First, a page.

Saga Siglar (the name means "Saga Sailor") was based on a ship recovered from the seabottom near Skuldelev, Denmark, by Ole Crumlin-Pedersen, whom I met in 2006 at the Viking Ship Museum in Roskilde. Tall, fair, white-haired, and smartly dressed in sailor's white, Crumlin-Pedersen had recently retired from the museum that housed his accomplishments: scraps of five Viking ships in five different styles, from a fishing boat to a dragonship, and a dock full of replicas made to their patterns. Nine more ships—found sunk in the museum's own harbor when they were expanding their exhibit space—were then in various stages of processing. One, the largest by far, a slim dragonship that carried up to 40 pairs of oars, is now the centerpiece of the Viking exhibition that just closed in Copenhagen and will be opening in London in the spring.
Photo by Katrin Driscoll
With a childlike smile and a courtly bashfulness, Crumlin-Pedersen explained to me how he knew that the tubby model was what the sagas meant by a knarr. "It’s because of the nickname for women in the Icelandic sagas: Knarrarbringu. 'Knarr breast.' Look at it from the front. It comes right up like this—" He pantomimed a woman's tight waist and heavy breasts.

"The replica ships going to Vinland should not be based on Gokstad," he continued, more seriously, "they should be based on this knarr, on Skuldelev 1. Gokstad is a combined sailing and rowing vessel, for a large crew. Skuldelev 1 is definitely a cargo ship. There's only a few oars for turning the ship in the wind or in harbor—it's a pure sailing vessel. Six men, working day and night, could handle it. On the other hand, you could have any number of people on board. You could move a farm with livestock and goods—but you wouldn't take more than one farm. Maybe to go to Vinland you would have wanted a vessel slightly larger than Skuldelev 1, but it would have been this same type of vessel."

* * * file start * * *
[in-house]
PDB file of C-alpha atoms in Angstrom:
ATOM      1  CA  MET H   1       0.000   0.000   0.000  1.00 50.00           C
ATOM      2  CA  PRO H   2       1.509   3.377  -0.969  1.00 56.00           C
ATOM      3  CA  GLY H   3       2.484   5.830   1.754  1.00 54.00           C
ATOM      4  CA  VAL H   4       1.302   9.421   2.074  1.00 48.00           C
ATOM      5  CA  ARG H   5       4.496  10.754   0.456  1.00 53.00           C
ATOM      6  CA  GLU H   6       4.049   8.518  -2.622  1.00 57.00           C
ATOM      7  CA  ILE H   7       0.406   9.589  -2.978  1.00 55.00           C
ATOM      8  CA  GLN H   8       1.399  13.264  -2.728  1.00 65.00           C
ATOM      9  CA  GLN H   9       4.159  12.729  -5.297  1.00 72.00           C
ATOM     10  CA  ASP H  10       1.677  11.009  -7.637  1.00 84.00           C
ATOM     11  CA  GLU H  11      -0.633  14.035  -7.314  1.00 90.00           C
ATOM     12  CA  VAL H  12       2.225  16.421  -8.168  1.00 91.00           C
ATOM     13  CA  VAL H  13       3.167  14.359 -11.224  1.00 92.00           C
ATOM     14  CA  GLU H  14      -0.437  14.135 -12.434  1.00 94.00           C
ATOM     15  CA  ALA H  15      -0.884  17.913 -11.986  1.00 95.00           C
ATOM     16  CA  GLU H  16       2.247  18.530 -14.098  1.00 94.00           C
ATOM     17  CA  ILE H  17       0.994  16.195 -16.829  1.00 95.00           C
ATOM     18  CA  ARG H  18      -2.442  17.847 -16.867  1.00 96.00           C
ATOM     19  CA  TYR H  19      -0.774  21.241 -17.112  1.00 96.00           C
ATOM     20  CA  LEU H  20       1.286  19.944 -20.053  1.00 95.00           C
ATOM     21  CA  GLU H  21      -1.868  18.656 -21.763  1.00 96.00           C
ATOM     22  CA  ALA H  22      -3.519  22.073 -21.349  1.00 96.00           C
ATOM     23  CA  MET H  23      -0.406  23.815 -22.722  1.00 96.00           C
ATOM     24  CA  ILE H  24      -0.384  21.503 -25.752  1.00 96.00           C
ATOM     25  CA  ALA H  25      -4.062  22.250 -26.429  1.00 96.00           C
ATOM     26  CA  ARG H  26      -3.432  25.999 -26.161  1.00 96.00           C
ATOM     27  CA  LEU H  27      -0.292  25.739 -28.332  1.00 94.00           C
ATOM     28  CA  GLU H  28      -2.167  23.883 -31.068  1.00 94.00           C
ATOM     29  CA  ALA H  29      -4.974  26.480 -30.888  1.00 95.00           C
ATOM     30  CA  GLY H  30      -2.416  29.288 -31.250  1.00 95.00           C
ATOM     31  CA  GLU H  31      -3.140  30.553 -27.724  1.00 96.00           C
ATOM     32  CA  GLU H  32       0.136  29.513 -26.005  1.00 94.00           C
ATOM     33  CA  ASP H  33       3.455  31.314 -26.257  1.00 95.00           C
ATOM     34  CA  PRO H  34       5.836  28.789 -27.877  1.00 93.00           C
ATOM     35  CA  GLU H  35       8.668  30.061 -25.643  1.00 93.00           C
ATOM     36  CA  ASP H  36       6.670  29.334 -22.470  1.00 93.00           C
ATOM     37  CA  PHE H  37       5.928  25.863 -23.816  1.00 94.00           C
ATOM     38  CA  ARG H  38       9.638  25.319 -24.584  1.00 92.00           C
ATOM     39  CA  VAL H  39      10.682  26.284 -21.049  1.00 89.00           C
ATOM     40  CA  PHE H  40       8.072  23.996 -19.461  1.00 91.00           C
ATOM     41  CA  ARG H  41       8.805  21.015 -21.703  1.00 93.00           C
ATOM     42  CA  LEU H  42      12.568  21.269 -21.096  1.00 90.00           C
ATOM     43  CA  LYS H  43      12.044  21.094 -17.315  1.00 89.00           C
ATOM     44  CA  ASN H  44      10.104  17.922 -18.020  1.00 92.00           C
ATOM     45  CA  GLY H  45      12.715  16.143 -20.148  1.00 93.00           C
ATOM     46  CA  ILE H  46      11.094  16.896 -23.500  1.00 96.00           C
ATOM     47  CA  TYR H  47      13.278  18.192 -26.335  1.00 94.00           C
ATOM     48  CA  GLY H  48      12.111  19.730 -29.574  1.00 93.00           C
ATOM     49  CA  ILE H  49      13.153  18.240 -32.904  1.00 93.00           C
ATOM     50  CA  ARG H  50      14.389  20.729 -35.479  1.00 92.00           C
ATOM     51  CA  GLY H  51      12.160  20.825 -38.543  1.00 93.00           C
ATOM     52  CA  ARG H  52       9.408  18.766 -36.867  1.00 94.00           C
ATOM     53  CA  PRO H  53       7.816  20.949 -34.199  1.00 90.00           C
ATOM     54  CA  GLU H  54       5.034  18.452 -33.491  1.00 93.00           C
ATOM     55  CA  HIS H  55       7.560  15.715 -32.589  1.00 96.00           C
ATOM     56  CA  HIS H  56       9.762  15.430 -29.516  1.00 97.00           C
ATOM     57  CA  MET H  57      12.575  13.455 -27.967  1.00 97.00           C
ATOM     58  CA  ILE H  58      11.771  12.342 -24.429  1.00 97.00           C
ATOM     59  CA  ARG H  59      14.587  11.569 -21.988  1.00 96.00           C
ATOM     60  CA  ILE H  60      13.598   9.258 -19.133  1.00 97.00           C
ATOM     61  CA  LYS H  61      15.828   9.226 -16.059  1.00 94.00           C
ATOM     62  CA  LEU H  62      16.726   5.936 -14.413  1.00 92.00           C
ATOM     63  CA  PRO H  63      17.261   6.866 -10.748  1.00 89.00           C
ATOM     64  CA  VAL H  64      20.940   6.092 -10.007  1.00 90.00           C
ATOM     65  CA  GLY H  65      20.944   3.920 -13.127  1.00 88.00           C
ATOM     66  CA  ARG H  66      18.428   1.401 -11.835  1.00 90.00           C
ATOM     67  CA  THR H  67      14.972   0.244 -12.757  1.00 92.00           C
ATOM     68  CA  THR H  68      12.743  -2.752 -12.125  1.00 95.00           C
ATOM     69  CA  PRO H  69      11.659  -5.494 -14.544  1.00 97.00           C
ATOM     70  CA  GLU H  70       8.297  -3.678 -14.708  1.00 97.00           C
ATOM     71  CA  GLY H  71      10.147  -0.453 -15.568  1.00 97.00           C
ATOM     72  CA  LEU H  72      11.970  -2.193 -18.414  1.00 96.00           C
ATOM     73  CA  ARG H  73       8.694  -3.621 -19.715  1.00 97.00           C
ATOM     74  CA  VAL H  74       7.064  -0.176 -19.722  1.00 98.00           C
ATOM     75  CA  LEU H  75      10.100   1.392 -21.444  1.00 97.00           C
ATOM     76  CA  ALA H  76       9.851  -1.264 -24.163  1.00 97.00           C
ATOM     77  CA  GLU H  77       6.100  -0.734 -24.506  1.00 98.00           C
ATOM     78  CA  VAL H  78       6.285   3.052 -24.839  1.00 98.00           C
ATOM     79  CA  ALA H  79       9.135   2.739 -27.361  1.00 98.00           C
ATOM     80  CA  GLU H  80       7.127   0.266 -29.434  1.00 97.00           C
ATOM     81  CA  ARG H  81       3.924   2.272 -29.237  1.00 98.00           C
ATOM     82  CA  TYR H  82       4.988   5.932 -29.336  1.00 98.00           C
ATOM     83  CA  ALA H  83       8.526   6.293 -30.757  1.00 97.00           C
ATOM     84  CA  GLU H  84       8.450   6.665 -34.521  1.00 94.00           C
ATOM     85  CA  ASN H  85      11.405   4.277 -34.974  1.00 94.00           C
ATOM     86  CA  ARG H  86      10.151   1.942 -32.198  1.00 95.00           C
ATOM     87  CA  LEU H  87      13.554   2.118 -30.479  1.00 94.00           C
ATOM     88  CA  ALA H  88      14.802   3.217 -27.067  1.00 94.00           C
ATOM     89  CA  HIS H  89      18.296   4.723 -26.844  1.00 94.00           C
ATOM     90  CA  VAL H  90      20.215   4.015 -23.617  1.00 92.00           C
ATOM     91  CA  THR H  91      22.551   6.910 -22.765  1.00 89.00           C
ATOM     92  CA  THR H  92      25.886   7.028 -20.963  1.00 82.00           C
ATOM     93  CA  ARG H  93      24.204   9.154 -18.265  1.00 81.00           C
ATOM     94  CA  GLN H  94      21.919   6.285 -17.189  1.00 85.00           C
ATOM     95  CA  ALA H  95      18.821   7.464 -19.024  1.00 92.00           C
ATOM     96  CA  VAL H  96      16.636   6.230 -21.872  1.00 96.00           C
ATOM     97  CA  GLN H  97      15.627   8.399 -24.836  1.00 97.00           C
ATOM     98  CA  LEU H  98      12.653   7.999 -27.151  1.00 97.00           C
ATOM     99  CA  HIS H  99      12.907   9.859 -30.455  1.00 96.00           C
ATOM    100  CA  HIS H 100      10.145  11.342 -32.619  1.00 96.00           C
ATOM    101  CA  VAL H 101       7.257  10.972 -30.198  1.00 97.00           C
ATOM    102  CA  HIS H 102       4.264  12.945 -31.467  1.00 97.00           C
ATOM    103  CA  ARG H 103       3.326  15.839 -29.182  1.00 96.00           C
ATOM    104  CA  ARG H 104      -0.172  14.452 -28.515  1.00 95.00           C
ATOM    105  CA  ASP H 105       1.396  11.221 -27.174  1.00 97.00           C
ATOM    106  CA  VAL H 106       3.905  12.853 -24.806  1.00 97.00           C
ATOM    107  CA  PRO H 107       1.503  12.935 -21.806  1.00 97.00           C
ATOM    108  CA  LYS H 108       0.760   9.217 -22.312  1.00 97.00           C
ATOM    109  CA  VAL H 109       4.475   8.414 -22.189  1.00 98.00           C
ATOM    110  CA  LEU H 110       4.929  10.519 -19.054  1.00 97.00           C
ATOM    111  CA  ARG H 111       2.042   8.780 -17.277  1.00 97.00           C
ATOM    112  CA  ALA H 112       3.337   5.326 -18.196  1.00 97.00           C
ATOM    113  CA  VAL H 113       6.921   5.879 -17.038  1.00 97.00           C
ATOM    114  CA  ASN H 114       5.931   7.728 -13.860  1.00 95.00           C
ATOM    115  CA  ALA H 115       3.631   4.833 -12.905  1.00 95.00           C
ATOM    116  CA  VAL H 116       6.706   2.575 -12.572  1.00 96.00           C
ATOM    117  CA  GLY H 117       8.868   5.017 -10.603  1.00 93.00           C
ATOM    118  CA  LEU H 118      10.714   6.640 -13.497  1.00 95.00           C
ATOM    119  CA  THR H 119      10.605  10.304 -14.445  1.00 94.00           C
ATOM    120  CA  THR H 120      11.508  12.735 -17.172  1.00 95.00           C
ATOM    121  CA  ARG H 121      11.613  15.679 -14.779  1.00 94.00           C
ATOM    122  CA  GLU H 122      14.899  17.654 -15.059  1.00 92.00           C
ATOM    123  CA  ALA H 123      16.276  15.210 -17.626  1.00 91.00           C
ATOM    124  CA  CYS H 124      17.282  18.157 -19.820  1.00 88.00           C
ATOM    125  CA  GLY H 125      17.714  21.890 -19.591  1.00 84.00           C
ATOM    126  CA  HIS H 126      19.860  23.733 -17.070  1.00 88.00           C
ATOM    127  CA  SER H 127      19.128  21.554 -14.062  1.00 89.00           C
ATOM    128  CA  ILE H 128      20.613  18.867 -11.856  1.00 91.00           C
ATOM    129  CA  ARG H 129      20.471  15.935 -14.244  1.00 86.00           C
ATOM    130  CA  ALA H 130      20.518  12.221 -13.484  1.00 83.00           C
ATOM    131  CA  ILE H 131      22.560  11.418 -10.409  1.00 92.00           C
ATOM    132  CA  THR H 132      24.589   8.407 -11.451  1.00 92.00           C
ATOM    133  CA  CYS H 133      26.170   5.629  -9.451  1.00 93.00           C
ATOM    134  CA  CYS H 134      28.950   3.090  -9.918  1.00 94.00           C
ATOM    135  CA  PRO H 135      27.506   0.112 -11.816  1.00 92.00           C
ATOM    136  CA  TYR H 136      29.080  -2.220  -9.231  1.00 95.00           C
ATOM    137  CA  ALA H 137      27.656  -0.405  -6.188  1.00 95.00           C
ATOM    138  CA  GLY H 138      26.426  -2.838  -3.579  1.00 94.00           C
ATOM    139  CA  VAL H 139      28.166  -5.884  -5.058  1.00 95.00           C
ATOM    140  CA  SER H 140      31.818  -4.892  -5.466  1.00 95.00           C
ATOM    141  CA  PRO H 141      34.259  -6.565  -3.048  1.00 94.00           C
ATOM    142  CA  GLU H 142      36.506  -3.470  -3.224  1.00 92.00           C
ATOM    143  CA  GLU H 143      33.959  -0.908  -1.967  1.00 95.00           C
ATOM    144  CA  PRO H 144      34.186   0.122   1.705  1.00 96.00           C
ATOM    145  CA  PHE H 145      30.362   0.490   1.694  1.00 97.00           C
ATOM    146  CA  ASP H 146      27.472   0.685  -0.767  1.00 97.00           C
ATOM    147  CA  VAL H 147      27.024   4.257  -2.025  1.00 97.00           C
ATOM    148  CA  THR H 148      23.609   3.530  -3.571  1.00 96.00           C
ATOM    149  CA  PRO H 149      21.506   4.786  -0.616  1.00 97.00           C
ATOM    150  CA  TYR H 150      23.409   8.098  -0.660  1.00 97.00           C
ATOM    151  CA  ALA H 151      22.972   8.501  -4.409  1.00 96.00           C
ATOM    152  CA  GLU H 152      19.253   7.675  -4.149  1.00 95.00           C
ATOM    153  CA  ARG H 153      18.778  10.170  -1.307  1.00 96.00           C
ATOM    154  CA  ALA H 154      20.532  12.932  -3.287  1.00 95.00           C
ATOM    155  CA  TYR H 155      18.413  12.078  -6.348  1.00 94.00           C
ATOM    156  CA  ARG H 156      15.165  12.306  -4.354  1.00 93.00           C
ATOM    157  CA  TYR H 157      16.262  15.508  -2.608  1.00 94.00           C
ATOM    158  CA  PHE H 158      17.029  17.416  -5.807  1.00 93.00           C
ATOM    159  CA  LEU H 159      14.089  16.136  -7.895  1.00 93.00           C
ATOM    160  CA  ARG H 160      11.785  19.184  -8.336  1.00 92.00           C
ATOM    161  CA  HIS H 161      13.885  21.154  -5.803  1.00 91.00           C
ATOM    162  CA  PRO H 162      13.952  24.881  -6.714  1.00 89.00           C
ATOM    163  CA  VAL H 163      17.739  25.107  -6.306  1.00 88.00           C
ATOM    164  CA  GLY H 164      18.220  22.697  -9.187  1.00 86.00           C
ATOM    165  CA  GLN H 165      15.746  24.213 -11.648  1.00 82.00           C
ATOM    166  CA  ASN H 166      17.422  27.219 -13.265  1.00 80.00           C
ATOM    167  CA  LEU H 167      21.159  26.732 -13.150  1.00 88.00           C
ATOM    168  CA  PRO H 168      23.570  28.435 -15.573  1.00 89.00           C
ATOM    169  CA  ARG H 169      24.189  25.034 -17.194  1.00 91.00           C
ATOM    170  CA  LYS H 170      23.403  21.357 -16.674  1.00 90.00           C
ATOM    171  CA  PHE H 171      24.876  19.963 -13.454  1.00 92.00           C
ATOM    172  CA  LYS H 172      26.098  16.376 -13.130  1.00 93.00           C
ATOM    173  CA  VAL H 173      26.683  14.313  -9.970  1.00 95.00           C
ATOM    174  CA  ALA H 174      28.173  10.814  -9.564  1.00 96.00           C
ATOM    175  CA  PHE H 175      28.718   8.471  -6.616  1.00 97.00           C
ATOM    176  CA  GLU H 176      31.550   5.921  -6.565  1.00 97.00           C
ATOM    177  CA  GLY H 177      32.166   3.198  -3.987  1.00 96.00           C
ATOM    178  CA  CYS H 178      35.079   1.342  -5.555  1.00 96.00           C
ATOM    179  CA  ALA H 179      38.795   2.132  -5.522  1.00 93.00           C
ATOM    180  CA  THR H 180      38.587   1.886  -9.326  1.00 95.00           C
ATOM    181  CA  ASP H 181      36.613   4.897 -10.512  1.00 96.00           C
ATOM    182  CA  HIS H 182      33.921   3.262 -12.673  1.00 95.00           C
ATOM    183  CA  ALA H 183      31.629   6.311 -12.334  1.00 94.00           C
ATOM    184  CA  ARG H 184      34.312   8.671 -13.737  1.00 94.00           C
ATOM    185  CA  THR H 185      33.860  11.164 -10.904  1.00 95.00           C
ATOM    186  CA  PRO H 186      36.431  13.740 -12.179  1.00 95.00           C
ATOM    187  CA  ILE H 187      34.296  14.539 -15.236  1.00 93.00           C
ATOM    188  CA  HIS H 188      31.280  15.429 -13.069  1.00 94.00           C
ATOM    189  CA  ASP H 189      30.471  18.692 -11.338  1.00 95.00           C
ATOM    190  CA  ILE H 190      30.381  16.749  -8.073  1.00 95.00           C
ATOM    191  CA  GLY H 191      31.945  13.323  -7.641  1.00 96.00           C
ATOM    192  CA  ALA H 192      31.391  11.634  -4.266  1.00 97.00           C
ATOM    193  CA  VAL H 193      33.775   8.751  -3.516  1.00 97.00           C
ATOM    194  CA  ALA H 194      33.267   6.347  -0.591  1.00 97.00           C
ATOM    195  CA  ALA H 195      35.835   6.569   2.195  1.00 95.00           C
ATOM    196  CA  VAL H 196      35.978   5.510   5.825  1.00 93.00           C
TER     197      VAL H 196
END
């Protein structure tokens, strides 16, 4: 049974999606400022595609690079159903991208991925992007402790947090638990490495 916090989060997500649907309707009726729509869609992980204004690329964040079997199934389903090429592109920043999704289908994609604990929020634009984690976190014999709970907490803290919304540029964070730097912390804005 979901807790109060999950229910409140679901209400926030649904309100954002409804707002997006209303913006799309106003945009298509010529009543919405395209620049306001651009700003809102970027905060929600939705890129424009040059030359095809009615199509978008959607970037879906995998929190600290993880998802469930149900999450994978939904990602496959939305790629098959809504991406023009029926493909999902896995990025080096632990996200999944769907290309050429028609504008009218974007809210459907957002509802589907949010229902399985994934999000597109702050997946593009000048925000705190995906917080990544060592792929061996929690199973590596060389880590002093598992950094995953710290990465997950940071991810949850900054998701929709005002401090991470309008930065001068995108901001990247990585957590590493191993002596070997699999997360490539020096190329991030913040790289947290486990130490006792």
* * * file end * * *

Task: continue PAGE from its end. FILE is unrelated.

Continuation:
The five Skuldelev ships had been scuttled at the head of the fjord to keep raiders from the Danish royal residence at Roskilde. Legend had it that they dated from Queen Margarethe's reign in the 1400s. But when parts of the barricade were removed by fishermen in the 1950s, to clear a deeper passage for their motorboats, Crumlin-Pedersen thought the bits he saw were Viking work. Trained as a maritime engineer, he signed on as a deep-sea diver to map out the wrecks, then, after a stint in the Navy, was hired by the Danish National Museum as a ship archaeologist. The Skuldelev site would be his training ground.

"Underwater archaeology was only just starting then," he told me as we toured the docks and warehouses and hands-on exhibits outside of the museum proper. "I went to the first conferences in Italy and London, and my colleagues tried to convince me that I should come to the warm, clear water of the Mediterranean, not stay in the cold, muddy water here. I insisted in exploring the potential here. It turned out to be very rich.

Photo by Katrin Driscoll

"We had thought the site was so damaged we could do no harm," he continued. "We had no experience. We could start there and continue on to more important sites. The first year we cleared the passage and found not one, but two ships. The next year, it was not two but four. The next year it was not four but six." (Later they would learn that ships number 4 and 6 were parts of a single widely-scattered vessel.)

"So we built a coffer dam. Sometimes it's a good thing to come from another education. As an engineer, I could come up with ideas and principles for the retrieving of ships that have become standards all over the world."